Apr 20, 2015 • 5 min read
At TeamSnap, we take security very seriously. We’re constantly working to ensure that our customers’ information is protected and that we’re doing everything we can to prevent the kinds of hacks you read about almost weekly in the news. Security isn’t something we check off a list and call “done,” it’s an ongoing process for us.
With that in mind, beginning today, April 20, 2015; we’re initiating a small change that will help continue to protect customer information. I sat down with Frank Watervoort, our VP of Engineering and resident Nederlander, to get the scoop on what’s changing.
So Frank, what’s changing?
We’re changing our password requirements for new accounts. This is a fairly small change that could have a big impact. Currently, passwords are required to be any eight characters that aren’t the customer’s username. The new requirements will keep those, but also add that there needs to be at least one number and at least one letter. Passwords can also contain spaces, for example “teamsnap rules 33.”
Was this prompted by an incident?
Absolutely not; we haven’t had a security breach. We are just constantly looking for ways to beef up TeamSnap’s privacy and security.
So new passwords will now have to be eight characters, not your username and must include one letter and one number?
Is there an echo in here? Yes, that’s correct. We’ll also have a list of weak passwords that we’ll test new passwords against. If your new password is on that list, we’ll ask you to choose a different one.
Where’d the list come from, and what makes a weak password?
Our list of weak passwords is loosely based on a published list of the 10,000 most common passwords and are all a minimum of eight characters. Weak passwords include the user’s name and common number/letter patterns, like “abcd1234,” for example.
Does that mean that every customer will have to change their password?
No, this is for new passwords only. So if someone creates a new account, they’ll have these password requirements. Or, if someone changes their password, they’ll have these password requirements.
Even though we’re not requiring every existing customer to change their password, we do recommend that they update their passwords regularly to keep their accounts secure. We highly recommend an updated password for people who think they have easy passwords or who have never changed their password.
What defines a strong password? I’m assuming it’s not muscles.
Strong passwords include special characters, uppercase and lowercase letters, and are hard to guess. They aren’t used across a lot of different services; for example, you don’t make your bank password and your Facebook password and your TeamSnap password the same password. Strong passwords aren’t shared, and strong passwords are changed regularly. If you use the same password across many services and one of those weaker services gets hacked, ill-intentioned people will try those hacked credentials across many services and often succeed in gaining access, so use unique passwords.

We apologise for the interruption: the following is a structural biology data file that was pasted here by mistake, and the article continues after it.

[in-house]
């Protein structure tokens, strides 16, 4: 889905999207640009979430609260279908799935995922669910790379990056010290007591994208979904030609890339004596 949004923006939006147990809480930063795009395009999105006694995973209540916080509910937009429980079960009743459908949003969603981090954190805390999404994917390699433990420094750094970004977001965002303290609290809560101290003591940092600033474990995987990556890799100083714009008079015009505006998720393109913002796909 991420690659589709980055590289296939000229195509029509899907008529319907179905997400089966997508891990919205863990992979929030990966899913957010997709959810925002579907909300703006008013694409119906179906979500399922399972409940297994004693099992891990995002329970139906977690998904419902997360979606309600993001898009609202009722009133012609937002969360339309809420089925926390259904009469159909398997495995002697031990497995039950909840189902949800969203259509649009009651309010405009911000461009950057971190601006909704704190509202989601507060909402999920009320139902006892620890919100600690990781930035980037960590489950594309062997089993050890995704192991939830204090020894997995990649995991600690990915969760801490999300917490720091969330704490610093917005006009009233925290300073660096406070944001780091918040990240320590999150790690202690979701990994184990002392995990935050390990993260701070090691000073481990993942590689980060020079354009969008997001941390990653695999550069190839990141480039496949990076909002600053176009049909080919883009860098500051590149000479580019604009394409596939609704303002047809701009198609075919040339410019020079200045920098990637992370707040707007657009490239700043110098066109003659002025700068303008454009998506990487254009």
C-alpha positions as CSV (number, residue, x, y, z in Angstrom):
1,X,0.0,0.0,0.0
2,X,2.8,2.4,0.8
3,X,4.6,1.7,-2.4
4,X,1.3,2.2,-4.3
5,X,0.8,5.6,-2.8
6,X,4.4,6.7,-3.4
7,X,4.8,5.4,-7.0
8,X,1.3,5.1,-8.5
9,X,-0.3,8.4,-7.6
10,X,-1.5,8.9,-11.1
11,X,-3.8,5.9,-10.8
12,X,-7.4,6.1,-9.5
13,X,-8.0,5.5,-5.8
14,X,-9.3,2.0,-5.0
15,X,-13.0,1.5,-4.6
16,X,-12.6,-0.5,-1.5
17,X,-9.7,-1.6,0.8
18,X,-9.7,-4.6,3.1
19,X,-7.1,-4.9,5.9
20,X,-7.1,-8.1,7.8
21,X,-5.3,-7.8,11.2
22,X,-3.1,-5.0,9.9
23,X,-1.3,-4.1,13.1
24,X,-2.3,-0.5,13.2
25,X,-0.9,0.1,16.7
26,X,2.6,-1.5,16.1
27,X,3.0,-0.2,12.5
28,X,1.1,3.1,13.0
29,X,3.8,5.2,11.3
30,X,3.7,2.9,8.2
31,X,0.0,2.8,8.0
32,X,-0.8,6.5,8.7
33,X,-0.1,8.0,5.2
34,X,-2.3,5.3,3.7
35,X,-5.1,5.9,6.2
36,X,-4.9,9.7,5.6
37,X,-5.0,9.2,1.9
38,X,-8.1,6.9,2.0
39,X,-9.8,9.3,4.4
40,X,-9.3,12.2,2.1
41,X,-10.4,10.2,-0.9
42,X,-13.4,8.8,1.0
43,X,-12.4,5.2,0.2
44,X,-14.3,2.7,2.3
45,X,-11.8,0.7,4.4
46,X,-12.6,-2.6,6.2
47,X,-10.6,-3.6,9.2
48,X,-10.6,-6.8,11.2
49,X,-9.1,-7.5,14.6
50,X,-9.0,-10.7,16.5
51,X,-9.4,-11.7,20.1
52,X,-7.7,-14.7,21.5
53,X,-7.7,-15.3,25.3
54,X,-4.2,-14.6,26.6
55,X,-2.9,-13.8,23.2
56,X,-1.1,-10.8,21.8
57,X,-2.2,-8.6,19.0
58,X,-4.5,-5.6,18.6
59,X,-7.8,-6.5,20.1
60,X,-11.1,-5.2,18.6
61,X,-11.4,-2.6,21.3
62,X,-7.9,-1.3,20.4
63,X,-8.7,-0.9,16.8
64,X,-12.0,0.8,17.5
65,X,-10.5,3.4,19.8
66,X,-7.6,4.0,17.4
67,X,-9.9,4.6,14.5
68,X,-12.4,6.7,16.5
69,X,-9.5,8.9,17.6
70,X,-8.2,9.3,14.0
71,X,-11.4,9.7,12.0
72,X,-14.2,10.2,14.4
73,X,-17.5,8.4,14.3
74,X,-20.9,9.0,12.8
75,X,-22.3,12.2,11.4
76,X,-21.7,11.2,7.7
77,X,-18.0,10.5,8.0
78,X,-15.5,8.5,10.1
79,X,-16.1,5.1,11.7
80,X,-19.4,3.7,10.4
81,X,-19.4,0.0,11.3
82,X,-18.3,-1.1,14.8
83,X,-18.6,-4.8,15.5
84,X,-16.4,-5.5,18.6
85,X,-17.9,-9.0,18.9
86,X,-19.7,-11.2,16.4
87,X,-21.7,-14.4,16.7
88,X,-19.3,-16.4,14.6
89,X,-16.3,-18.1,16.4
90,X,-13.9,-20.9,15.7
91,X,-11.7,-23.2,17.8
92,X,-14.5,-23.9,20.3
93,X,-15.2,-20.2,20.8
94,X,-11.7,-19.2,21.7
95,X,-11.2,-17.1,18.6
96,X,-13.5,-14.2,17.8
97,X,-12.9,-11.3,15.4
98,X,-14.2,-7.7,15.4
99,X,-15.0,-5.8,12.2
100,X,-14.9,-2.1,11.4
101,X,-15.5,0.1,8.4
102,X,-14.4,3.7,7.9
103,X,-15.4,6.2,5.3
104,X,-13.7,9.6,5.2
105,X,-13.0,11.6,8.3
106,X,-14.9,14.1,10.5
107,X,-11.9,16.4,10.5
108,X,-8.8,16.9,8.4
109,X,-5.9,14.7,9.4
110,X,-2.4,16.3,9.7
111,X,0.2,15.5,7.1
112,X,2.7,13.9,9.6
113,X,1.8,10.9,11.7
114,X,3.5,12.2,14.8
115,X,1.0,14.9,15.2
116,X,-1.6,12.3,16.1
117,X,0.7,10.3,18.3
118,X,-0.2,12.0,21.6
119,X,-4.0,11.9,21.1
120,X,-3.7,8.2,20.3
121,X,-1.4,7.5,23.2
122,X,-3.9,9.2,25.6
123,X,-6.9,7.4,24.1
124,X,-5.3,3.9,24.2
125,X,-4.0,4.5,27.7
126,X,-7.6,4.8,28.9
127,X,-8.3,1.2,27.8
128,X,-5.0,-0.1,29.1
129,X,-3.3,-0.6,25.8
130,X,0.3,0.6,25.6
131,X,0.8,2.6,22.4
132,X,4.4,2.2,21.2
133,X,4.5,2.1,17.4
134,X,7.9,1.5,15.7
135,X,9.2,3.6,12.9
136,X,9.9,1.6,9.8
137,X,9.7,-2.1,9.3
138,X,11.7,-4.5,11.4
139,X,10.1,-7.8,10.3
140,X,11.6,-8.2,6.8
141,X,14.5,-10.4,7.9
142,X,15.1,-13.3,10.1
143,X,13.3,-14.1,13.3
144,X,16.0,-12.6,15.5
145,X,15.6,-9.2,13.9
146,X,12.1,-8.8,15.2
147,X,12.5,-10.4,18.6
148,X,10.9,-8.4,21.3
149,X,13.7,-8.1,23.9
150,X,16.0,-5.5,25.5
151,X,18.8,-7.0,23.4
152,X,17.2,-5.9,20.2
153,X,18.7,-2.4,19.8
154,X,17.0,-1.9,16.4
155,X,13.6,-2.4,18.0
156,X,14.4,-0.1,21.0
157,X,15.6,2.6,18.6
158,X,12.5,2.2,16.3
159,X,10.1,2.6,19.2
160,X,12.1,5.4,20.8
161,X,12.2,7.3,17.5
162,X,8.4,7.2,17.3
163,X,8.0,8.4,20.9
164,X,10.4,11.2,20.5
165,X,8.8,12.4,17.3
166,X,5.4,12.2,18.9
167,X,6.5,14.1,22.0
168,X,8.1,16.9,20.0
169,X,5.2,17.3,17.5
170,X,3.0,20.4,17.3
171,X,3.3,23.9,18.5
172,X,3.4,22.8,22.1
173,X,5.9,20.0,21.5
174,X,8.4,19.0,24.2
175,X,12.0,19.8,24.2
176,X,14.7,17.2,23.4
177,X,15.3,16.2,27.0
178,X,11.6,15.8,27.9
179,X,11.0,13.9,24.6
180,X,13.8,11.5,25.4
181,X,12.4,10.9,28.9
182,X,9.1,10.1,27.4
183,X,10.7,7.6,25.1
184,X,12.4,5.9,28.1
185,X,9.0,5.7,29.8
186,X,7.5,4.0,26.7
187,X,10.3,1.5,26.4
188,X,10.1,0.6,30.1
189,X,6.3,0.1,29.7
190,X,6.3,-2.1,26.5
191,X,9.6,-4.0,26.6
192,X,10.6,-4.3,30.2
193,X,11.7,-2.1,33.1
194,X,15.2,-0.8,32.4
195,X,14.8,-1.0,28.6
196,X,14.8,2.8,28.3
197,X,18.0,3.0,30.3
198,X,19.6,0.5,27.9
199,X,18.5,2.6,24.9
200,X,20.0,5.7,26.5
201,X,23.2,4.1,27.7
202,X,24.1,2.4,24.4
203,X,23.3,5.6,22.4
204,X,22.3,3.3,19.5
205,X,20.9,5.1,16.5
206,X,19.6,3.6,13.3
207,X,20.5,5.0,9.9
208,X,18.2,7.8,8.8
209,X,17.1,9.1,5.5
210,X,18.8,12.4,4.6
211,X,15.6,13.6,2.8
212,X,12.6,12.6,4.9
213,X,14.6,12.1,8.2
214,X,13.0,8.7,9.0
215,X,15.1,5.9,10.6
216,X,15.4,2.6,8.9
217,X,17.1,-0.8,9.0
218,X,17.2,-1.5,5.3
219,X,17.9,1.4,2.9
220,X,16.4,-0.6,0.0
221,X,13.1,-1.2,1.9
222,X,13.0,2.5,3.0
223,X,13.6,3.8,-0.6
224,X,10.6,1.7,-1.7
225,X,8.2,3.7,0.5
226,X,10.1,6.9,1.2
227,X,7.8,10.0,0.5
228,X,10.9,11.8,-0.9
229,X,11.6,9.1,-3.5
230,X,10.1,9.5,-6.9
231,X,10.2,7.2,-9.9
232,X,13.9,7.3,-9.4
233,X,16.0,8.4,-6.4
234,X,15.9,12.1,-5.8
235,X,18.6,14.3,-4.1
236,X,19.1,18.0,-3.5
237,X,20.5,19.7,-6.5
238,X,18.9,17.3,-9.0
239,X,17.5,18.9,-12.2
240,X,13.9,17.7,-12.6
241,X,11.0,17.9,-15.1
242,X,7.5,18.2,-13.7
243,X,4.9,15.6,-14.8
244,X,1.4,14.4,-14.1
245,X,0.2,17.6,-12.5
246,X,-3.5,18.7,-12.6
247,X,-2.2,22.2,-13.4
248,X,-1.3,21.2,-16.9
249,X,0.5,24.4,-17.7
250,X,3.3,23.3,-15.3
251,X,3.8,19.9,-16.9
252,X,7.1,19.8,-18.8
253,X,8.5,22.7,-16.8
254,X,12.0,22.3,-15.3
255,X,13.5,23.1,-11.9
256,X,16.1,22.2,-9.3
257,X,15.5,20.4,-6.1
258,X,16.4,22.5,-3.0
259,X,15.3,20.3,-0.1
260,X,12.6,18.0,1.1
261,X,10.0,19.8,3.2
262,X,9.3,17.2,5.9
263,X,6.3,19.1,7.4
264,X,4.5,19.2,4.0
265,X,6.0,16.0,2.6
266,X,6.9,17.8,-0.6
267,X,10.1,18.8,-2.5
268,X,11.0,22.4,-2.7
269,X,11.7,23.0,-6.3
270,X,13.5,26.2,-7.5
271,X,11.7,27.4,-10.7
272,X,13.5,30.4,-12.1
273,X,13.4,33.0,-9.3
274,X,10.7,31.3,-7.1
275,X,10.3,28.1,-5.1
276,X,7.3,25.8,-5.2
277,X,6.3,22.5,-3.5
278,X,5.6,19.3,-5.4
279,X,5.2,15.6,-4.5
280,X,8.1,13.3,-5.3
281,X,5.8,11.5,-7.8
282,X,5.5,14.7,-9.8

But using one password for everything makes it easy to remember! There are so many passwords. If each one is different, how will I ever remember them all?
There are some tools to help with this. For example, Apple users can use the iCloud Keychain, which generates passwords, stores them and autocompletes them for you. There’s also a tool called LastPass, which is a password manager that keeps a secure database of your passwords and remembers them in your Internet browser, as well as 1Password, which is the one we use internally at TeamSnap. Especially if you regularly use a laptop in a public place, for example, if you don’t use a password manager and instead have your browser save all of your passwords, and then your computer is stolen, there goes all of your info. Password managers really are important.
That’s good advice. While we’re on the topic, do you have any other security knowledge you want to drop on us?
In addition to doing your part by having a secure password, it’s also important to control access to your computer. Always lock your computer and require a password to unlock it, even if you only step away for a minute. If you spend a lot of time on public Wi-Fi, you should consider a VPN service that encrypts all of the info sent and sites you visit. Keep your computer up to date with the latest security patches and use a reputable anti-virus. And finally, make sure your kids aren’t visiting sites that could be vulnerable to hackers by using a service like OpenDNS, which limits the sites they can visit.
Thanks for your time, Frank! It’s good to know folks like you are on the case.
You’re welcome. TeamSnap is doing everything we can to safeguard users’ data. Security is something that we are constantly focusing on, and we’re doing everything we can to make sure we always have the latest security patches in place and our infrastructure is secure. We’re asking that users do their part, too, to help protect information with sufficiently strong passwords.